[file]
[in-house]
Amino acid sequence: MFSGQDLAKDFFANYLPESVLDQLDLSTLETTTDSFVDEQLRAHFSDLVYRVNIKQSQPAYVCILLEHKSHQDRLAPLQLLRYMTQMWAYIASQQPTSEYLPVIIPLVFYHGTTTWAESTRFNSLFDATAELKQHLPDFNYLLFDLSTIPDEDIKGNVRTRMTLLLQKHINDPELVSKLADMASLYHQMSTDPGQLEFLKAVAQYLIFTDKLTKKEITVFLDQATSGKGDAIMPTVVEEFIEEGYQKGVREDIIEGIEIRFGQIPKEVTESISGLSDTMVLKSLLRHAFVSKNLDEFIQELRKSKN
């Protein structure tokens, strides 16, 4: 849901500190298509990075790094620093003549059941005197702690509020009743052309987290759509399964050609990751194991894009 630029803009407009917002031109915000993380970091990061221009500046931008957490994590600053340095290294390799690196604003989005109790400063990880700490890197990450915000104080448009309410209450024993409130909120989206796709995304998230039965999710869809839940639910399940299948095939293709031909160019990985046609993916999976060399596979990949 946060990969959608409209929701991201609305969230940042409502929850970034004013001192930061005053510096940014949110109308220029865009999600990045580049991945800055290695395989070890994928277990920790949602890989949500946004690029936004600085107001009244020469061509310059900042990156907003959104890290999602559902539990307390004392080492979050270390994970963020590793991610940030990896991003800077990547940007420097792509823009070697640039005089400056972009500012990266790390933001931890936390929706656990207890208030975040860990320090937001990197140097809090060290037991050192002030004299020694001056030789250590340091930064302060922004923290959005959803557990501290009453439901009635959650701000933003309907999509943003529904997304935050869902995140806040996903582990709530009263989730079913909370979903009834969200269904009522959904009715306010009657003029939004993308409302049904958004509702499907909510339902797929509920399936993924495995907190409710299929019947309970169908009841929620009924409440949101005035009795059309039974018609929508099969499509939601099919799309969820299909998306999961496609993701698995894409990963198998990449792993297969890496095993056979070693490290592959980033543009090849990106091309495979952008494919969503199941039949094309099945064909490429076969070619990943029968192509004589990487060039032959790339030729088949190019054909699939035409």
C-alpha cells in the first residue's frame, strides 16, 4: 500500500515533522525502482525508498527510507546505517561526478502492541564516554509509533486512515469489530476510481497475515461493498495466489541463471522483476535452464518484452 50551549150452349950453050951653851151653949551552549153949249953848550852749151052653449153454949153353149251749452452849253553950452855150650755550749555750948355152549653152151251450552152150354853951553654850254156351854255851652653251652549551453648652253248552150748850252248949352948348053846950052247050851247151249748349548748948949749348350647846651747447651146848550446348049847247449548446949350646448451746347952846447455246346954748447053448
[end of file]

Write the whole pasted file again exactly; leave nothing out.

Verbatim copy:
[in-house]
Amino acid sequence: MFSGQDLAKDFFANYLPESVLDQLDLSTLETTTDSFVDEQLRAHFSDLVYRVNIKQSQPAYVCILLEHKSHQDRLAPLQLLRYMTQMWAYIASQQPTSEYLPVIIPLVFYHGTTTWAESTRFNSLFDATAELKQHLPDFNYLLFDLSTIPDEDIKGNVRTRMTLLLQKHINDPELVSKLADMASLYHQMSTDPGQLEFLKAVAQYLIFTDKLTKKEITVFLDQATSGKGDAIMPTVVEEFIEEGYQKGVREDIIEGIEIRFGQIPKEVTESISGLSDTMVLKSLLRHAFVSKNLDEFIQELRKSKN
């Protein structure tokens, strides 16, 4: 849901500190298509990075790094620093003549059941005197702690509020009743052309987290759509399964050609990751194991894009 630029803009407009917002031109915000993380970091990061221009500046931008957490994590600053340095290294390799690196604003989005109790400063990880700490890197990450915000104080448009309410209450024993409130909120989206796709995304998230039965999710869809839940639910399940299948095939293709031909160019990985046609993916999976060399596979990949 946060990969959608409209929701991201609305969230940042409502929850970034004013001192930061005053510096940014949110109308220029865009999600990045580049991945800055290695395989070890994928277990920790949602890989949500946004690029936004600085107001009244020469061509310059900042990156907003959104890290999602559902539990307390004392080492979050270390994970963020590793991610940030990896991003800077990547940007420097792509823009070697640039005089400056972009500012990266790390933001931890936390929706656990207890208030975040860990320090937001990197140097809090060290037991050192002030004299020694001056030789250590340091930064302060922004923290959005959803557990501290009453439901009635959650701000933003309907999509943003529904997304935050869902995140806040996903582990709530009263989730079913909370979903009834969200269904009522959904009715306010009657003029939004993308409302049904958004509702499907909510339902797929509920399936993924495995907190409710299929019947309970169908009841929620009924409440949101005035009795059309039974018609929508099969499509939601099919799309969820299909998306999961496609993701698995894409990963198998990449792993297969890496095993056979070693490290592959980033543009090849990106091309495979952008494919969503199941039949094309099945064909490429076969070619990943029968192509004589990487060039032959790339030729088949190019054909699939035409």
C-alpha cells in the first residue's frame, strides 16, 4: 500500500515533522525502482525508498527510507546505517561526478502492541564516554509509533486512515469489530476510481497475515461493498495466489541463471522483476535452464518484452 50551549150452349950453050951653851151653949551552549153949249953848550852749151052653449153454949153353149251749452452849253553950452855150650755550749555750948355152549653152151251450552152150354853951553654850254156351854255851652653251652549551453648652253248552150748850252248949352948348053846950052247050851247151249748349548748948949749348350647846651747447651146848550446348049847247449548446949350646448451746347952846447455246346954748447053448